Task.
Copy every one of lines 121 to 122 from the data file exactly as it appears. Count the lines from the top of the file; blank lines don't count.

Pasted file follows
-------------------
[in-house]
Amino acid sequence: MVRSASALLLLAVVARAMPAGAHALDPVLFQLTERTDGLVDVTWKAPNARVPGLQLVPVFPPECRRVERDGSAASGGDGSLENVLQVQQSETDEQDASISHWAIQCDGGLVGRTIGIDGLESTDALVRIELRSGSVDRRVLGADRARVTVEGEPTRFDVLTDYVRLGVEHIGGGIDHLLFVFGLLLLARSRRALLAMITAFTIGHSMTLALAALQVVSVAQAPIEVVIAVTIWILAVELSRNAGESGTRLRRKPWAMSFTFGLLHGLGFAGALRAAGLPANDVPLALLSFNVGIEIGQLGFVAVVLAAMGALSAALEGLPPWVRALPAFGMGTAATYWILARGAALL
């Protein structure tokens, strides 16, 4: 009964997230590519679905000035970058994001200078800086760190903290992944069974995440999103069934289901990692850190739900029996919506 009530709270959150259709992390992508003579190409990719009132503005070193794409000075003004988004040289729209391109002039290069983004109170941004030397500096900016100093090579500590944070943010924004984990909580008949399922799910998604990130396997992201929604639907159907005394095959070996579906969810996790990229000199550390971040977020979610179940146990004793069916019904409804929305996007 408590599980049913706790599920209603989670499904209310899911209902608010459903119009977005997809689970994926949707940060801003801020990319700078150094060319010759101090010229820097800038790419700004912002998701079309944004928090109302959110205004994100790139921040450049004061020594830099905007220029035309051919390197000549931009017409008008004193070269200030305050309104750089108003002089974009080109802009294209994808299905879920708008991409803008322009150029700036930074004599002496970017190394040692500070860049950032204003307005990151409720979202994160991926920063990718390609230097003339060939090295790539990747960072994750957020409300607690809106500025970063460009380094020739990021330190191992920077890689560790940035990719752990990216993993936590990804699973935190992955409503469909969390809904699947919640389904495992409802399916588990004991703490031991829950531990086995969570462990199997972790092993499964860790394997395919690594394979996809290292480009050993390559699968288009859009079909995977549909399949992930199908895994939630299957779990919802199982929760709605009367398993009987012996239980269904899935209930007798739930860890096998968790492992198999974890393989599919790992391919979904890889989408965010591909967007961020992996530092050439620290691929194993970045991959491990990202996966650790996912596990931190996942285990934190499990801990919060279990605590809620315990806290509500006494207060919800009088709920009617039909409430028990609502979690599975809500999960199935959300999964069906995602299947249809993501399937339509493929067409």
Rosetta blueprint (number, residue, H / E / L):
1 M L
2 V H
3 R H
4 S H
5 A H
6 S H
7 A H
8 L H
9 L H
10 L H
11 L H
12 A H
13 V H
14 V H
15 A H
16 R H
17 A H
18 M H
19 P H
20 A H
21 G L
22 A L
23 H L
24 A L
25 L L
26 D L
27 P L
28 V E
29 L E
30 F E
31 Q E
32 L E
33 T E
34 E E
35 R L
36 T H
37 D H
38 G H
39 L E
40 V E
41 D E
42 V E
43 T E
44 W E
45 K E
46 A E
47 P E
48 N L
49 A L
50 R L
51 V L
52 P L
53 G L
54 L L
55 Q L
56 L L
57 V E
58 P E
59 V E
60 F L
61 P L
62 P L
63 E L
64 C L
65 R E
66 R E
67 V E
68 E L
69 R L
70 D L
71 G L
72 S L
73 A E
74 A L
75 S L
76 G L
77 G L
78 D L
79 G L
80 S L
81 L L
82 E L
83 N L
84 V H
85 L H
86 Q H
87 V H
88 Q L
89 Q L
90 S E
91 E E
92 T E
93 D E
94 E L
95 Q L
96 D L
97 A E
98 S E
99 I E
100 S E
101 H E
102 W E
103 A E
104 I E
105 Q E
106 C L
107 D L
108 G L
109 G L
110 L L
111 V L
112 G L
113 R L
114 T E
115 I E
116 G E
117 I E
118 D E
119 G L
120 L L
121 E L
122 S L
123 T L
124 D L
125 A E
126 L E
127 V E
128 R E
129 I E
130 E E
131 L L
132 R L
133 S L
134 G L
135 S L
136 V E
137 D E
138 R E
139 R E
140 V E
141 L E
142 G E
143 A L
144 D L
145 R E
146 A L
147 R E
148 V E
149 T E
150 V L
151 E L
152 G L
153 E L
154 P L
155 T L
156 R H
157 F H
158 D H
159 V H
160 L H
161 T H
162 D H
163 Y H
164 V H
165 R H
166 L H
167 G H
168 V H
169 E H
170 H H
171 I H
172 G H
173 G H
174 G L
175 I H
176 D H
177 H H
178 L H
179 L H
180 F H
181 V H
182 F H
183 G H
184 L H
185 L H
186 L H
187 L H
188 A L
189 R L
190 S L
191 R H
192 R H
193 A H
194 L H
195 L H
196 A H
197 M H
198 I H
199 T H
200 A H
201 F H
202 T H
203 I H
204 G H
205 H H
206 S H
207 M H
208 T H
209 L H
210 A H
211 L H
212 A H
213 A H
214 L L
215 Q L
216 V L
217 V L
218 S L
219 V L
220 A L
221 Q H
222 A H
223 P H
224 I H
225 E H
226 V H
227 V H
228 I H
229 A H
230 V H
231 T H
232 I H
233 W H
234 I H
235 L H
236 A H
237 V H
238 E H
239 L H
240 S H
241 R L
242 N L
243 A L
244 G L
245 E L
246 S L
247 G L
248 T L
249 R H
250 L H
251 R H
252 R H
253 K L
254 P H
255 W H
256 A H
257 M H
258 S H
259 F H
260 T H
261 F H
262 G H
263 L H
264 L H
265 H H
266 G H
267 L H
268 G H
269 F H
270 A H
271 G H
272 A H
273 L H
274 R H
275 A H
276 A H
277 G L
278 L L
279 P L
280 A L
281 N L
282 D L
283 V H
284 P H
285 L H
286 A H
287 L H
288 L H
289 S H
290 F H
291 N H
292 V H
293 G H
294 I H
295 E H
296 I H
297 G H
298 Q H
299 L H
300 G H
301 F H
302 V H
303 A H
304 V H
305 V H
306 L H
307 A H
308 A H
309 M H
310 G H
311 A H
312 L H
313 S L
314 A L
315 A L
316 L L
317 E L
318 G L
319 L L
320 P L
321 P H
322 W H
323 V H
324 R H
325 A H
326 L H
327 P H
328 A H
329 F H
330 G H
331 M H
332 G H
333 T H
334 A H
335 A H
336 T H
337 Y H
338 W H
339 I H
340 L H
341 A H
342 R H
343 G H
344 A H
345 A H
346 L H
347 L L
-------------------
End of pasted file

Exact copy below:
117 I E
118 D E